Smoking is not something you generally do on a gas grill (although there are gas-fired smokers). You can do it on a charcoal grill (set up the grill for indirect grilling, but use only half as much charcoal). But it’s really best done in a smoker – a device specifically designed to cook low and slow.

There are four basic types of smokers on the market.

The upright water smoker (which resembles the Star Wars’ robot, R2D2), typified by the Weber Smoky Mountain (affectionately nicknamed “the bullet”). The charcoal goes in the bottom; water in a water bowl in the middle; the food on the cooking grate under a lid with vents to keep in the smoke. A new upright that looks really cool to me is the Big Drum Smoker

The offset barrel smoker (typified by the Horizon Classic). This smoker features a horizontal barrel (or box) that serves as the actual smoke chamber and a smaller firebox set at a lower level and welded to one side of the smoke chamber. This design keeps the direct heat away from the meat, so the pork, poultry, beef, or fish cook low and slow, bathed in clouds of wood smoke. Look for the heaviest possible metal construction, so the smoker maintains its heat-even in cold weather.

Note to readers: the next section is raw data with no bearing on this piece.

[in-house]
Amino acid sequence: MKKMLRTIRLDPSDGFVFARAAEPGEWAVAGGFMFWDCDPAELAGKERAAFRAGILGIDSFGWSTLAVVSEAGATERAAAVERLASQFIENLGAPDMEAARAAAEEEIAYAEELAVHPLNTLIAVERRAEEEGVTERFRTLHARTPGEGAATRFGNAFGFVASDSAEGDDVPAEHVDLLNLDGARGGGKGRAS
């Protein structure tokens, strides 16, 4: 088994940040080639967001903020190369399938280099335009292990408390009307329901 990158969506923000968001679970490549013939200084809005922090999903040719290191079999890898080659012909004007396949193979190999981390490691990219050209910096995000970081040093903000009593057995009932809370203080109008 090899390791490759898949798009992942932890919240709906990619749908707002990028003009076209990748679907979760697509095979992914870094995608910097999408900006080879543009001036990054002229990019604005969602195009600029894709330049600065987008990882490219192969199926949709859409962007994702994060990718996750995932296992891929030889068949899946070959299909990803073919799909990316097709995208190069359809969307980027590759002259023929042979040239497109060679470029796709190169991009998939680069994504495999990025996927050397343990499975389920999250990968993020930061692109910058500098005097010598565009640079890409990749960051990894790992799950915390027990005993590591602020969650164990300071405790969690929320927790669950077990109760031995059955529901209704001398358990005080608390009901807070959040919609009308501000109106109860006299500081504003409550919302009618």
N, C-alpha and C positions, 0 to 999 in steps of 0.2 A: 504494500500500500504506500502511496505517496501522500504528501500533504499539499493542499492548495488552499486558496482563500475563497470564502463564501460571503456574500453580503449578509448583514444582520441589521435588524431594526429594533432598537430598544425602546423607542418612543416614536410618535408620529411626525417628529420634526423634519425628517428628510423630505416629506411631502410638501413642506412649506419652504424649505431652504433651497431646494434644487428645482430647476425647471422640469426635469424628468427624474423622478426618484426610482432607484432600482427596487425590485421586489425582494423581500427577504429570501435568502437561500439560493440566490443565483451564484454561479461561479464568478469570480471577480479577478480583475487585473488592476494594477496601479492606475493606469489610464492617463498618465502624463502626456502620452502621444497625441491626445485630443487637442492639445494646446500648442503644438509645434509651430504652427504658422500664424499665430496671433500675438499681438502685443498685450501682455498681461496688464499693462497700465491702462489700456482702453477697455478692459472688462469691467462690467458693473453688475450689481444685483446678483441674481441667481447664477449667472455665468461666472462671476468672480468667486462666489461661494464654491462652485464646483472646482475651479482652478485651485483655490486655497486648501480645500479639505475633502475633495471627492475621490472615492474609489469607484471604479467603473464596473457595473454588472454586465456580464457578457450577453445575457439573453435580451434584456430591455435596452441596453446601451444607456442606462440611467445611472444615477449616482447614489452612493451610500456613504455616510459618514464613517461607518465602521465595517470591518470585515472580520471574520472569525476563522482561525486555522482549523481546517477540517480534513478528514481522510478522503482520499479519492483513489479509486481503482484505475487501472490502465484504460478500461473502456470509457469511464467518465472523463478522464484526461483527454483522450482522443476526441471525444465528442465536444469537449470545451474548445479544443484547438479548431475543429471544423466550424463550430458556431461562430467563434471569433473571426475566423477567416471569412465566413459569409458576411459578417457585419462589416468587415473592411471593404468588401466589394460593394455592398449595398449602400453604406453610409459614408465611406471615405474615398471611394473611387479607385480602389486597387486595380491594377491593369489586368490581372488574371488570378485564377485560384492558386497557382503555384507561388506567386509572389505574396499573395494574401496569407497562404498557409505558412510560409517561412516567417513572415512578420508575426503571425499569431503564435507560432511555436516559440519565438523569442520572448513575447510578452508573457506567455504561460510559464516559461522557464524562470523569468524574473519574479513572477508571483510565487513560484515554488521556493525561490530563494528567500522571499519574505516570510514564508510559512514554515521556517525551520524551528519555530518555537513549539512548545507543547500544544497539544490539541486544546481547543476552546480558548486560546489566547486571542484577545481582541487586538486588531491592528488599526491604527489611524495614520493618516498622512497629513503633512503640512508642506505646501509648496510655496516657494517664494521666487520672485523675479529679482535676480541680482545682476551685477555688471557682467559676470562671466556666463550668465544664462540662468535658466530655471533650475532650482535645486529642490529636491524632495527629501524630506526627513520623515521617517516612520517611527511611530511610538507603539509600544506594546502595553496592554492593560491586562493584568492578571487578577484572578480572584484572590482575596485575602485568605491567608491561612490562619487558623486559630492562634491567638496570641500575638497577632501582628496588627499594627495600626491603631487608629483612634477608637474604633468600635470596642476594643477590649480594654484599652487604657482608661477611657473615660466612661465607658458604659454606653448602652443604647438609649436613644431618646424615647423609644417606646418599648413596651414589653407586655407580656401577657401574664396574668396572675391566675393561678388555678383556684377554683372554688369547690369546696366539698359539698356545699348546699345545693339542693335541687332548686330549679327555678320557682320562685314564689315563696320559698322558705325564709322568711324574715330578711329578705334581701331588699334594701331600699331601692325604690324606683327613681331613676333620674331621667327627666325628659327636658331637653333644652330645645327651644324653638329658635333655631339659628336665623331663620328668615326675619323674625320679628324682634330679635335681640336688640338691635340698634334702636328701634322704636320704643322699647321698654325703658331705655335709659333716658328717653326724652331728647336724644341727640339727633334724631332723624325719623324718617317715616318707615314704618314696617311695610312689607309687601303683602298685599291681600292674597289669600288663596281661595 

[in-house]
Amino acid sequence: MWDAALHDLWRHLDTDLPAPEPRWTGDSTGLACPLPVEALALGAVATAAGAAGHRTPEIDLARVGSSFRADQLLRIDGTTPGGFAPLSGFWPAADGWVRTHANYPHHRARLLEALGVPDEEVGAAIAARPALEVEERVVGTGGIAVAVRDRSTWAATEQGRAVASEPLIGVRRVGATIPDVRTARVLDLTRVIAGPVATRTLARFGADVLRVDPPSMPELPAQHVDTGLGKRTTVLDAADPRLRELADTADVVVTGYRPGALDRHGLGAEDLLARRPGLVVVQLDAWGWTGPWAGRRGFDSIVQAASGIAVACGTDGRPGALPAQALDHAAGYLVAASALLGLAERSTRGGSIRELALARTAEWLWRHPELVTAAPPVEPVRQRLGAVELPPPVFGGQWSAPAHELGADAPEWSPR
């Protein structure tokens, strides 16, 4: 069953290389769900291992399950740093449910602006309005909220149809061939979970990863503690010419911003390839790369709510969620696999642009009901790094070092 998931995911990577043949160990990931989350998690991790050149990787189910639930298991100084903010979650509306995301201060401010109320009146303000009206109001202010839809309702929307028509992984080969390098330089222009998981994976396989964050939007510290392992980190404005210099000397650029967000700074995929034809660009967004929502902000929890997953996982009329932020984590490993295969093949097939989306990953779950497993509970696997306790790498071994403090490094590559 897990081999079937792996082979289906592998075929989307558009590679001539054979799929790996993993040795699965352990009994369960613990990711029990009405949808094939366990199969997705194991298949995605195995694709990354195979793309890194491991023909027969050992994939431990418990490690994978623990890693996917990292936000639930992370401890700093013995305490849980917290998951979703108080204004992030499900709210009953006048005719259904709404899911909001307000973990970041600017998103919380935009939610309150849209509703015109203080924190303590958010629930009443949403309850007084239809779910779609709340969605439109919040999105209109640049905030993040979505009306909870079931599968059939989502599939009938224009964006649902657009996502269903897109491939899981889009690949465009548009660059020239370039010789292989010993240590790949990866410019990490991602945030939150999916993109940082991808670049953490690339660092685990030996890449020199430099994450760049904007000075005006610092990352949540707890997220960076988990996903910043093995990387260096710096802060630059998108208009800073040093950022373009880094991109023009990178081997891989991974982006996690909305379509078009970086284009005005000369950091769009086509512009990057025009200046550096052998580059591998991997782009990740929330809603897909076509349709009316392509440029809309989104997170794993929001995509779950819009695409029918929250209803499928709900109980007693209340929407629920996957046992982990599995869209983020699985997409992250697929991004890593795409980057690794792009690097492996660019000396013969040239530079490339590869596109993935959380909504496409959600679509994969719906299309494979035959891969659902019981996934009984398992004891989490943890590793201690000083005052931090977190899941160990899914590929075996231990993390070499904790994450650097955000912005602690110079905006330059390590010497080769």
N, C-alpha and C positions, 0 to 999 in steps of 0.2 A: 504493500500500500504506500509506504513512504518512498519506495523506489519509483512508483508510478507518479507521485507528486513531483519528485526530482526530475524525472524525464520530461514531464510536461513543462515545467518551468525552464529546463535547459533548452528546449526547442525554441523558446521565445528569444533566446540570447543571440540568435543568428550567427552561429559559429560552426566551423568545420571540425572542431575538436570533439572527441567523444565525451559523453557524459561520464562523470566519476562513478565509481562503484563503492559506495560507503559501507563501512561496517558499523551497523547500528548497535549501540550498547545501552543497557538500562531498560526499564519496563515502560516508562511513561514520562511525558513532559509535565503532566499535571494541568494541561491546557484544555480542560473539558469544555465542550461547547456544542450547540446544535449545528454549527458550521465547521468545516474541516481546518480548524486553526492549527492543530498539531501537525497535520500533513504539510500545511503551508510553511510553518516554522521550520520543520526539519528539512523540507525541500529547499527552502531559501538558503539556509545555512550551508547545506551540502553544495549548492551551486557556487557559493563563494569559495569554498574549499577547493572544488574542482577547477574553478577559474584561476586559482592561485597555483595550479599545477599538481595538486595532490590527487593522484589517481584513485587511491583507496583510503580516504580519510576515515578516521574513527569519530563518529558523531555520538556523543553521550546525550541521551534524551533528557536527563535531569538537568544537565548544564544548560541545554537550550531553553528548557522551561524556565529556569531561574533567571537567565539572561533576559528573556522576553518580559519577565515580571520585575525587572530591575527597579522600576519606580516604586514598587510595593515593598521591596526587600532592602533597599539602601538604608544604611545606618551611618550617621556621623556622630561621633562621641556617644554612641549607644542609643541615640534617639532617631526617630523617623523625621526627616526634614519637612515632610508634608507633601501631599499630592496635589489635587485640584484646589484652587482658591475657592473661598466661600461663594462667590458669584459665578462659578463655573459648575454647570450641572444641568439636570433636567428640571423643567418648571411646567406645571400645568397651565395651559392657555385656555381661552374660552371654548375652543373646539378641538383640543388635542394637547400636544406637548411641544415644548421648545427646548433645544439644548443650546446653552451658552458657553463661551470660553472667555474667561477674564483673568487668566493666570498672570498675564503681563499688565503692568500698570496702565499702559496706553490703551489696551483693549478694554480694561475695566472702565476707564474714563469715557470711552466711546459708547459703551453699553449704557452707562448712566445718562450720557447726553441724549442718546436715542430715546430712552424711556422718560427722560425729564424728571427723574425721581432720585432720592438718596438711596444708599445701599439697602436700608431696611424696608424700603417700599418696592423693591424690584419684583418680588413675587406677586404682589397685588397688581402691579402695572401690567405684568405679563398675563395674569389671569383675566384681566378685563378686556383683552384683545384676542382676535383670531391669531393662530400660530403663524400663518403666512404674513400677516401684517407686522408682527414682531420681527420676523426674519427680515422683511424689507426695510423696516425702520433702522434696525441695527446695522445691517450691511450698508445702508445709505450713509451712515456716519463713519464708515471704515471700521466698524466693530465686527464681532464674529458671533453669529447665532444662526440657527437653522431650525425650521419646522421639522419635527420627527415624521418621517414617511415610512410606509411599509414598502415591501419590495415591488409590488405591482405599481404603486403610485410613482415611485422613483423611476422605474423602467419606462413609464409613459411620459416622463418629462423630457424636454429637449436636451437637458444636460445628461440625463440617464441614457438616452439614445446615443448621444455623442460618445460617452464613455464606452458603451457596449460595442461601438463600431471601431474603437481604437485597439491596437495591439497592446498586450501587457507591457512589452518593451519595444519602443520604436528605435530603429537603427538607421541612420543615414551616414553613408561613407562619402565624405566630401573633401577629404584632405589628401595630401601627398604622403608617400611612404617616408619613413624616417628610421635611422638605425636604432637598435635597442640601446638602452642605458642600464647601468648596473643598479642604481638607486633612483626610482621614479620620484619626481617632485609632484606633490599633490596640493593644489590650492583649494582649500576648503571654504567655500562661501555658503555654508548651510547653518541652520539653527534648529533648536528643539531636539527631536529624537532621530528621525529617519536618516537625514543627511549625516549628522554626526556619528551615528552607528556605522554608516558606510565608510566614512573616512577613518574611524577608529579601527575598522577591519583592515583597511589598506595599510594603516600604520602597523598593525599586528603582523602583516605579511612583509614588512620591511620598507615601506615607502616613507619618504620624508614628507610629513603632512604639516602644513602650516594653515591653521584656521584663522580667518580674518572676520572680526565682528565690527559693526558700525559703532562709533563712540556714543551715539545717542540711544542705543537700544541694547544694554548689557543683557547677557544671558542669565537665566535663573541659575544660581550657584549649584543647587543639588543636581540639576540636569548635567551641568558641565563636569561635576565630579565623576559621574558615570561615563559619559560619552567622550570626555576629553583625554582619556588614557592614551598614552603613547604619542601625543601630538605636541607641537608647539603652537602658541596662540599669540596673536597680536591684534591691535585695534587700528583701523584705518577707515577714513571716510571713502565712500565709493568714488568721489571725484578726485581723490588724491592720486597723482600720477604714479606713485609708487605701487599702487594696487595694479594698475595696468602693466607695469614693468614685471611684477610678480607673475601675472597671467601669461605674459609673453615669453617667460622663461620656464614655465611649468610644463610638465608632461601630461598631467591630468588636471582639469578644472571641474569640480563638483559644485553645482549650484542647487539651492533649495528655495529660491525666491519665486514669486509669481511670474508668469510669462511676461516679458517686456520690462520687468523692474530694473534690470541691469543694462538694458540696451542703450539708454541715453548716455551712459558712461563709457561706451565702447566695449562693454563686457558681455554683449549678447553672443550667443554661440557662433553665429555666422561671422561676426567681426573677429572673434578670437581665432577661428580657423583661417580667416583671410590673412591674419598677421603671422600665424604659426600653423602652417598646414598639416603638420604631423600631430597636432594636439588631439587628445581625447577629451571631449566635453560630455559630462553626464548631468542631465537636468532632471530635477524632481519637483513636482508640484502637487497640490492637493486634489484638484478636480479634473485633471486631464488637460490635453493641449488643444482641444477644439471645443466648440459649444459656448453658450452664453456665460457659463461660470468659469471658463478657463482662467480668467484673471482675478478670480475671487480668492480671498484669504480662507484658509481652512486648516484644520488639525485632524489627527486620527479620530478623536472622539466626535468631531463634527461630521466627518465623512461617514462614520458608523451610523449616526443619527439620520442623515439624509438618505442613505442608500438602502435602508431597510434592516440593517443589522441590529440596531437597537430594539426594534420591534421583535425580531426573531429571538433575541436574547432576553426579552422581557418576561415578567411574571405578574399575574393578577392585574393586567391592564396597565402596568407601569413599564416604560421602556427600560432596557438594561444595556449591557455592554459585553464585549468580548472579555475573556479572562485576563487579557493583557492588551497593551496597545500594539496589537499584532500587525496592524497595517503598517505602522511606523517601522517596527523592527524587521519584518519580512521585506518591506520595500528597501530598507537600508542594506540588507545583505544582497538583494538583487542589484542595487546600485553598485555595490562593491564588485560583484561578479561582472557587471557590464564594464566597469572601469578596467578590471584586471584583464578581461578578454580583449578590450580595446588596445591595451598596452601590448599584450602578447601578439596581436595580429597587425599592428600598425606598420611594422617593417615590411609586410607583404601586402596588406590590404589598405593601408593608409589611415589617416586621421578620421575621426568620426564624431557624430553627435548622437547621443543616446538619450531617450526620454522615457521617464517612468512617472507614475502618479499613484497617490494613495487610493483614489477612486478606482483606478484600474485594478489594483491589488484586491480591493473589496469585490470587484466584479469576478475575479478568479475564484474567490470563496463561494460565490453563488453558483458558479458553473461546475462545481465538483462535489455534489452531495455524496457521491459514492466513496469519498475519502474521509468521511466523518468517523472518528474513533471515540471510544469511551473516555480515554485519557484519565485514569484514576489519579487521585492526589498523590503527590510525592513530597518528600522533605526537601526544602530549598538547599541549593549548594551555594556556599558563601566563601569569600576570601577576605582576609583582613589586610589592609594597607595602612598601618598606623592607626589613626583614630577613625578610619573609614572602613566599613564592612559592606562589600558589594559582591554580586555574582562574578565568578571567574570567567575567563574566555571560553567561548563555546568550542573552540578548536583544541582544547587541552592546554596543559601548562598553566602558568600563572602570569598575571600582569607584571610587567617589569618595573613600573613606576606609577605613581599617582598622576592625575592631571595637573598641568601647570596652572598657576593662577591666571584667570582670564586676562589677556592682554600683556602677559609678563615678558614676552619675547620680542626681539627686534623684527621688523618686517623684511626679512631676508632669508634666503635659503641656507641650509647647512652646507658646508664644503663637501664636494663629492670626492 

The electric smoker (typified by Cookshack). It looks like a miniature refrigerator with an electric heating element to do the cooking and hardwood pellets to supply the smoke.

The big rig-the sort of smoker towed behind your 4×4 to barbecue competitions. If you own one, you likely know how to use it, and if you’re in the market for one, a good source of information, including where to purchase them, is the National Barbecue News

Getting started:

Once you’ve got your smoker, fire it up following the manufacturer’s instructions. Put the seasoned meat in the smoke chamber and the wood chips or chunks on the coals. Remember to keep the cooking temperature low: 225 to 250 degrees. Use the vents on the firebox door and the chimney or lid to control the temperature. (Open wide to increase the heat; more or less partially closed to lower the heat.) Replenish the coals and wood chips or chunks every hour. It’s that simple.

A few other tips:

  • Soak the wood chips or chunks in enough water to cover them for 1 hour before adding them to the fire. This makes the chips smolder rather than burn, maximizing the smoke output.
  • Avoid over-smoking: I generally apply smoke the first half of the cooking time and cook without smoke the second half. With larger cuts of meat, like briskets and spare ribs, I like to wrap them in foil the second half of the cooking time.